Dutch Colonial Restoration
Rina and Brittain Stone are both visual storytellers: She’s the creative director at InStyle magazine and he’s the strategy consultant for the Ulster County housing community Hudson Woods, and a former photo director. So when the Manhattan-based couple found their ideal weekend retreat in Accord, they were thrilled, Rina says, to have “a new playground, a new palette to work from.” But the old stone farmhouse on Boodle Hole Road, affectionately dubbed “Boodle,” had its own rich stories to tell.
Built in 1749 with a mid-1800s addition, the charming Dutch Colonial is signature to Ulster County’s historic architecture. It originally belonged to Dutch farmers, the Krums, who must have been pretty successful, Brittain posits, based on its uncommonly large size, which totals 2,700 square feet. The 16-acre property, which spans both sides of the road, includes walking gardens cultivated in the 1920s and ’30s by former owner Charlotte Ripple Reid. Down the road, a few twigs the Stones planted upon buying the house in 2005 are now full-grown willows, swaying over a picturesque pond.
The Stones looked to architect Kurt Sutherland, an area native with a deep knowledge of local architecture, to exhume the house’s original character. “I look for opportunities to keep with the design of an old house, but fit it to the way people live now,” Sutherland says. Because the Stones entertain frequently, he opened up the galley kitchen to allow flow between the connected living rooms, creating space for guests to mingle. He nixed the 1980s Formica countertops and black refrigerator, recessing a new steel one into a former storage area. Beadboard cabinetry, designed by Sutherland, creates visual continuity with the house’s original wide-plank pine floors and exposed beams, which were all tung-oiled by hand by builder Whitley Cooper, who also built a Dutch door for the home’s entrance, featuring hand-forged hardware.
Rina drew inspiration for the interior design from her travels, but ultimately let the house speak to her. When she spent a weekend steaming away layers of wallpaper in the central living room, she discovered raw beauty beneath. With the help of her Accord neighbor, plaster and cement artist Diane Boisvert, she applied fish glue and linen to the walls to bring them to life. “To me, they look like something from a Tuscan villa or even old ruins in Cuba,” she muses. “The color is incredible—that little bit of blue that just peeks out.”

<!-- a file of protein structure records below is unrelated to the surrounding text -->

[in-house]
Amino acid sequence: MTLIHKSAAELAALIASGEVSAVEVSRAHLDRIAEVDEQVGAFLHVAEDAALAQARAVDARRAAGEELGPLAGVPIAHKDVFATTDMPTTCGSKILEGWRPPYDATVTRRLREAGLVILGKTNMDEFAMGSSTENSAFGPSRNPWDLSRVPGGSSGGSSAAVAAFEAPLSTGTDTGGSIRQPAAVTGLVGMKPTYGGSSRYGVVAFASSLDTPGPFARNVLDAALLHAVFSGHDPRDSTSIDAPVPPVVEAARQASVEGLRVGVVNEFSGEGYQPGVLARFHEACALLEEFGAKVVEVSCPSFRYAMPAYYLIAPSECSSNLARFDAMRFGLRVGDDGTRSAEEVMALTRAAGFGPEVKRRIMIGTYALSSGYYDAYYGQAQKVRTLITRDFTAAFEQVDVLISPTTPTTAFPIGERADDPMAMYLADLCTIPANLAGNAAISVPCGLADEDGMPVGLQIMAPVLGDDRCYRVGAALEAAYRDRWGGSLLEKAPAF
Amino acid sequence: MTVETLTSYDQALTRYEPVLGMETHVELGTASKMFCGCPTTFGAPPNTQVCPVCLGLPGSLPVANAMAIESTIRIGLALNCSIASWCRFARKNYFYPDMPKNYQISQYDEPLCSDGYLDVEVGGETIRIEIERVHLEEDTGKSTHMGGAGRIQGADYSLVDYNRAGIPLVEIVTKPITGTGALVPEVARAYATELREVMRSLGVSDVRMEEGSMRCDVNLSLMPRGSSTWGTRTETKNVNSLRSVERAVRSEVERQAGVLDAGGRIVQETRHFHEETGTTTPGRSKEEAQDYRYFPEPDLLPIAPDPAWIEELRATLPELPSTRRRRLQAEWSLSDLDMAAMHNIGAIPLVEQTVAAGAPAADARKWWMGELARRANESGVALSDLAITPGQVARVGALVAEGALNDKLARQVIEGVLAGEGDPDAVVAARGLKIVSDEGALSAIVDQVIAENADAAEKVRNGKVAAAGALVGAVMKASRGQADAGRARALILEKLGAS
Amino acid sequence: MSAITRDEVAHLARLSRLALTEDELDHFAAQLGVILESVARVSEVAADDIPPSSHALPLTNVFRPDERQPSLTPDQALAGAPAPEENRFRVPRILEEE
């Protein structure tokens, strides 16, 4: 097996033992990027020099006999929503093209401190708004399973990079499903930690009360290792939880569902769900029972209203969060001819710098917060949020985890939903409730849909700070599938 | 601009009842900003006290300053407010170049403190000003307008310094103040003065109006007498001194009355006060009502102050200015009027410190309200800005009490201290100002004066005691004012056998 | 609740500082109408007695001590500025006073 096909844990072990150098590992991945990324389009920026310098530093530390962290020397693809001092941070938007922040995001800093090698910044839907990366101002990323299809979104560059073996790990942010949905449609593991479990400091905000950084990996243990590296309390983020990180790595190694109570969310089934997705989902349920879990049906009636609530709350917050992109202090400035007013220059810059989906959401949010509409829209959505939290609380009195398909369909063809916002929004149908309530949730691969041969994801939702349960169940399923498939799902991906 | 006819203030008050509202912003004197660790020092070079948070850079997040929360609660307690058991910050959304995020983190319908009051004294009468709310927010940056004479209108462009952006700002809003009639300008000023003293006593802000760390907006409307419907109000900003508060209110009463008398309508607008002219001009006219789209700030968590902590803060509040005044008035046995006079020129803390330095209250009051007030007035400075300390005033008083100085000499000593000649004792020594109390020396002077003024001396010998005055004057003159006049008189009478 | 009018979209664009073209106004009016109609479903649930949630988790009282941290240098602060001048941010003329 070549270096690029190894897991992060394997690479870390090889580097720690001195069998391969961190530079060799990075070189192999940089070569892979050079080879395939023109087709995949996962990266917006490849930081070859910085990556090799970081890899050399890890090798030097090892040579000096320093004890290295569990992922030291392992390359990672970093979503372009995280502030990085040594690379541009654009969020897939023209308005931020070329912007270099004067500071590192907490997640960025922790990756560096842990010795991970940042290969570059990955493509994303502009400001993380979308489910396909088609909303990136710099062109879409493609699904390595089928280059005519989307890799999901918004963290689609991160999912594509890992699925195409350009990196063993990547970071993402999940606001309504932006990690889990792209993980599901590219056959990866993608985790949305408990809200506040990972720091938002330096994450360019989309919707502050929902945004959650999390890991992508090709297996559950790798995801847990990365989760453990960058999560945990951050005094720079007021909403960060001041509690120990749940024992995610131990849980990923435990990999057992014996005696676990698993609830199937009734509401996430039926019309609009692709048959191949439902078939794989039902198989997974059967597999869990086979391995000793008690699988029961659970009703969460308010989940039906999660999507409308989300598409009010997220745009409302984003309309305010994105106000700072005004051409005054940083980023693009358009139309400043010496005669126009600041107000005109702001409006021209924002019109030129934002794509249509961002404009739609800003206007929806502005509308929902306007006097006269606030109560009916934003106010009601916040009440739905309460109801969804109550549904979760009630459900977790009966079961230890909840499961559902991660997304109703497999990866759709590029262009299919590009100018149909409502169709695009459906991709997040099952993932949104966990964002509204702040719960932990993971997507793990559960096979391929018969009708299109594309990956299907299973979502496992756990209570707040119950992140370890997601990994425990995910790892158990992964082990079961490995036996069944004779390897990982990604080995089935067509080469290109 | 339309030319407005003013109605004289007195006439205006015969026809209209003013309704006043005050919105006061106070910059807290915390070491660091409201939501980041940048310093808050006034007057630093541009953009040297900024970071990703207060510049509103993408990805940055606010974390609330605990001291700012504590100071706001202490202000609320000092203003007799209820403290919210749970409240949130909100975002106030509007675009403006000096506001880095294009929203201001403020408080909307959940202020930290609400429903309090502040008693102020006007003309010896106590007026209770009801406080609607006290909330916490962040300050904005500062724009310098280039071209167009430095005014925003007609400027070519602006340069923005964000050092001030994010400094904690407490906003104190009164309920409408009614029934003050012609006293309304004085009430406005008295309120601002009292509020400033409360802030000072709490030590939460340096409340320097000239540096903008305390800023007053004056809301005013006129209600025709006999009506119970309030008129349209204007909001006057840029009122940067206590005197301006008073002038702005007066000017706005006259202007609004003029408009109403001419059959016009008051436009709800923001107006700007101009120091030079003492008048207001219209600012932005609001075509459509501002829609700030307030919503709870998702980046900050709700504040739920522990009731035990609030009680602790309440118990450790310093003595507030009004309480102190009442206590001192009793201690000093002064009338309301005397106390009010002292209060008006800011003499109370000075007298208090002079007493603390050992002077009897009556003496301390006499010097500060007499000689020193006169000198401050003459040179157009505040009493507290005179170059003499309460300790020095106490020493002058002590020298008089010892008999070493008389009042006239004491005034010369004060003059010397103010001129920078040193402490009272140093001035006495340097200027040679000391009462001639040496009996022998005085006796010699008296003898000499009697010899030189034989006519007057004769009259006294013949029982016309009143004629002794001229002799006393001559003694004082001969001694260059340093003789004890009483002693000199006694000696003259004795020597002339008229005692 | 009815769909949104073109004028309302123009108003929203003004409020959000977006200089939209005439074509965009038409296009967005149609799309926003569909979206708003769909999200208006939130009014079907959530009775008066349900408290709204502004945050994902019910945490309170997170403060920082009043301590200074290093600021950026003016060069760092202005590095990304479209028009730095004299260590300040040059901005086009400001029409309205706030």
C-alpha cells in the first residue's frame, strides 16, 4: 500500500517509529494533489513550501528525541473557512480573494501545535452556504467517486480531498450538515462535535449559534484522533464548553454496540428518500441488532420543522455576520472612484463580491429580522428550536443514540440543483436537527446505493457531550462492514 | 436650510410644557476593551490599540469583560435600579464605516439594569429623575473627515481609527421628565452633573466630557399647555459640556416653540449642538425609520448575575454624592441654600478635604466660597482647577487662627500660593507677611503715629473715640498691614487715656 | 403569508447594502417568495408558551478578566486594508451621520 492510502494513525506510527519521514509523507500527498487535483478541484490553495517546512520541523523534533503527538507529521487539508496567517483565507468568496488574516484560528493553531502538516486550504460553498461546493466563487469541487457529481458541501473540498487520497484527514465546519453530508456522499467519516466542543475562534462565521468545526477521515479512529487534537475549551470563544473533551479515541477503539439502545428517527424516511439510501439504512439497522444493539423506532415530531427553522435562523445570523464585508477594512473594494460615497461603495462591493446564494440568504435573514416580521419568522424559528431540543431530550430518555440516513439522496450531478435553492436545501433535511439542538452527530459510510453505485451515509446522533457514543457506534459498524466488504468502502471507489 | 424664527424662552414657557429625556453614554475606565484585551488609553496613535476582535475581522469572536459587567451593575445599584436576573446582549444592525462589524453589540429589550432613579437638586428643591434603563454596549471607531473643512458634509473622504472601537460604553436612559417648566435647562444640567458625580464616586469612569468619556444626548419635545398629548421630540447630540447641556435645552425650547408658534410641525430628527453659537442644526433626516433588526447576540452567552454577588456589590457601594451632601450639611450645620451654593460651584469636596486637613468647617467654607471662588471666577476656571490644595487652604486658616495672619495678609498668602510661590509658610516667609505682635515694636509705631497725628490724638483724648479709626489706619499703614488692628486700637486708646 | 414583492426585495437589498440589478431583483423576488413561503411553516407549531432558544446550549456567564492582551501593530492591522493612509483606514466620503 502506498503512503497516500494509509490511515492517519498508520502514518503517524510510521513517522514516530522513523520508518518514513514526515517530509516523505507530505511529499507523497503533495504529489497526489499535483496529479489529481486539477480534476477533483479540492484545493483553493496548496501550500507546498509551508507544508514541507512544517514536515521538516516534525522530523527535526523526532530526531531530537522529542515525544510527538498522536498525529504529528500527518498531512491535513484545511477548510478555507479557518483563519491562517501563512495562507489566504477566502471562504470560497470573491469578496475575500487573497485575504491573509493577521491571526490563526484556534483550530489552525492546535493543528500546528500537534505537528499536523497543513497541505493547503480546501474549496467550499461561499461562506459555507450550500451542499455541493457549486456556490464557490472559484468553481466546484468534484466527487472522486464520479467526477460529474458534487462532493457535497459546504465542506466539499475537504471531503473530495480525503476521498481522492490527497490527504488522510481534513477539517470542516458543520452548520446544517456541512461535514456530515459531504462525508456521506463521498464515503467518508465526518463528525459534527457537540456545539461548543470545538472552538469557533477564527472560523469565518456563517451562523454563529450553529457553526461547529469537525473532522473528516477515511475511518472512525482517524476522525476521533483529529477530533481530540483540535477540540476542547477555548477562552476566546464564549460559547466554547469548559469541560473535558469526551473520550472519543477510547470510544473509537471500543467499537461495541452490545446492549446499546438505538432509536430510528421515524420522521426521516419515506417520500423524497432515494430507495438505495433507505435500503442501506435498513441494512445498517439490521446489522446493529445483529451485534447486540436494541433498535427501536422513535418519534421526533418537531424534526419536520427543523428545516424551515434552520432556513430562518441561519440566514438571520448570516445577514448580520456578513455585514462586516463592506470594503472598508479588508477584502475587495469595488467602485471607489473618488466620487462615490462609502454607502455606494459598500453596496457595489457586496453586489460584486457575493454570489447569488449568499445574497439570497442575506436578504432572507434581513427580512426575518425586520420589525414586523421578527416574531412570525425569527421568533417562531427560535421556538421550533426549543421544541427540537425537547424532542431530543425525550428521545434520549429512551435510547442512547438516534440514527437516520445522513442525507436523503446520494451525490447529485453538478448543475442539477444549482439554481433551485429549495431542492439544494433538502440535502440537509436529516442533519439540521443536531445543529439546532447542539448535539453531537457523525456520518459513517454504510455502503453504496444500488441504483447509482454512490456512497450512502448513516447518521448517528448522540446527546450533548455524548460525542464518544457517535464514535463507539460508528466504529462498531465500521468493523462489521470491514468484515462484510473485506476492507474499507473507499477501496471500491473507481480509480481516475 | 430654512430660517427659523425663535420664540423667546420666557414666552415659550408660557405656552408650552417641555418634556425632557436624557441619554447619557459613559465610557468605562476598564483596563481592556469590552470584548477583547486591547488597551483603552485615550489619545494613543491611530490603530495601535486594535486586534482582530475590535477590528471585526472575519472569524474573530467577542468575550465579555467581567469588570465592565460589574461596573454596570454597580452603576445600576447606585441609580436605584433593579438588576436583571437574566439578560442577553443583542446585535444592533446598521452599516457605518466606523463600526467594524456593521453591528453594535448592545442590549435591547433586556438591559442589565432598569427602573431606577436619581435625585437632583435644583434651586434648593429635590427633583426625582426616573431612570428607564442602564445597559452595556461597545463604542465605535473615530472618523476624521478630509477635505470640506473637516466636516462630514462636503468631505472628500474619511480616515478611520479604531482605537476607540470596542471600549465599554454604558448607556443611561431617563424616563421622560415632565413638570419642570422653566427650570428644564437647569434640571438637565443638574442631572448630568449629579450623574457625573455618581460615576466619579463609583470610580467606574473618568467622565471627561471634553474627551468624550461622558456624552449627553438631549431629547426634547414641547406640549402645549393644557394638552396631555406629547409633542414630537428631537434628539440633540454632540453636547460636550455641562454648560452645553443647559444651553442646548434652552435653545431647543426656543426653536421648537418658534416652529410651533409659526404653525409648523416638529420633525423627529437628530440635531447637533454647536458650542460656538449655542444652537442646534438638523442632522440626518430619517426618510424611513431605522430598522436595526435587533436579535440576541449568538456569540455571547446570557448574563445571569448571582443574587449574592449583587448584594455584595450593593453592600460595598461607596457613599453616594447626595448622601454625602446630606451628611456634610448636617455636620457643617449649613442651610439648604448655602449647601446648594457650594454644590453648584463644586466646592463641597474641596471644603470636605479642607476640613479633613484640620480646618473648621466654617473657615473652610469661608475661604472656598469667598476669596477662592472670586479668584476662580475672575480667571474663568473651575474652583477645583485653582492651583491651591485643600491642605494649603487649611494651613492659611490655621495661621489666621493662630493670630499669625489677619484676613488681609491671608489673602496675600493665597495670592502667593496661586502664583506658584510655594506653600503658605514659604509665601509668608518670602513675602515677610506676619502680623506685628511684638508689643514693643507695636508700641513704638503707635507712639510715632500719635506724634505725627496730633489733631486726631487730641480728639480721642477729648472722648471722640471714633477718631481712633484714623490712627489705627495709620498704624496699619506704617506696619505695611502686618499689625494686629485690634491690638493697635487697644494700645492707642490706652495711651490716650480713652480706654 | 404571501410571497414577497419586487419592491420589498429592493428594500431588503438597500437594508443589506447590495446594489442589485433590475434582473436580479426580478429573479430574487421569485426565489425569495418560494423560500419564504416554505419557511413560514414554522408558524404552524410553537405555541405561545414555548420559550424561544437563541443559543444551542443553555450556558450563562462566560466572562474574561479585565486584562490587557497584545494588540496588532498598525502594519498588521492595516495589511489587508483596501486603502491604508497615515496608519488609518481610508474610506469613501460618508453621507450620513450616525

Shaker-style furniture throughout the house reflects Rina’s “uncluttered” aesthetic. Most of the furnishings were sourced from local antiques stores or Rina’s favorite trove for household treasures, Hammertown in Rhinebeck. “One element can really make a room. The walls do it here, so everything else can really take a back seat,” she says. Three multipurpose living spaces connect across the first level. A dim, leather-and-fur clad study (Brittain’s bachelor nook) is nestled in the back corner, adjacent to the kitchen. The fully renovated second story includes two modest bedrooms and a brand new bathroom, featuring a vintage claw-foot tub from Zaborski Emporium in Kingston that is poised on a platform Sutherland devised to hide the new plumbing. The roomy, sky-lit master suite features a tiny door that opens over the house’s right-side addition, revealing thick wood beams—the bones of a former sleeping loft.
Although the Stones have successfully captured the house’s original spirit, they also got more than they bargained for. Brittain tells of an antler chandelier in the entryway that spontaneously fell on their guests (none were harmed) and a tree that was set ablaze by lightning. “It was so loud and so scary,” remembers Rina. Once, while strolling the property, the couple was startled to discover a stoic stone angel amidst the brush, guarding the grave of Charlotte Ripple Reid.
Despite the house’s quirks, the Stones have found harmony there. Rina and Brittain were married on the property in September 2007, and their two children, seven-year-old Hazel and five-year-old Linus, revel in weekend canoe rides on the pond. “I travel a lot for work and do photo shoots—being able to come here and unplug is really important, and really good for the kids too,” says Rina. For the Stones, Boodle has become more than an exciting new set. It’s the inspiration for their best project to date: creating their family’s story in a country home.
This piece originally appeared in Upstate House.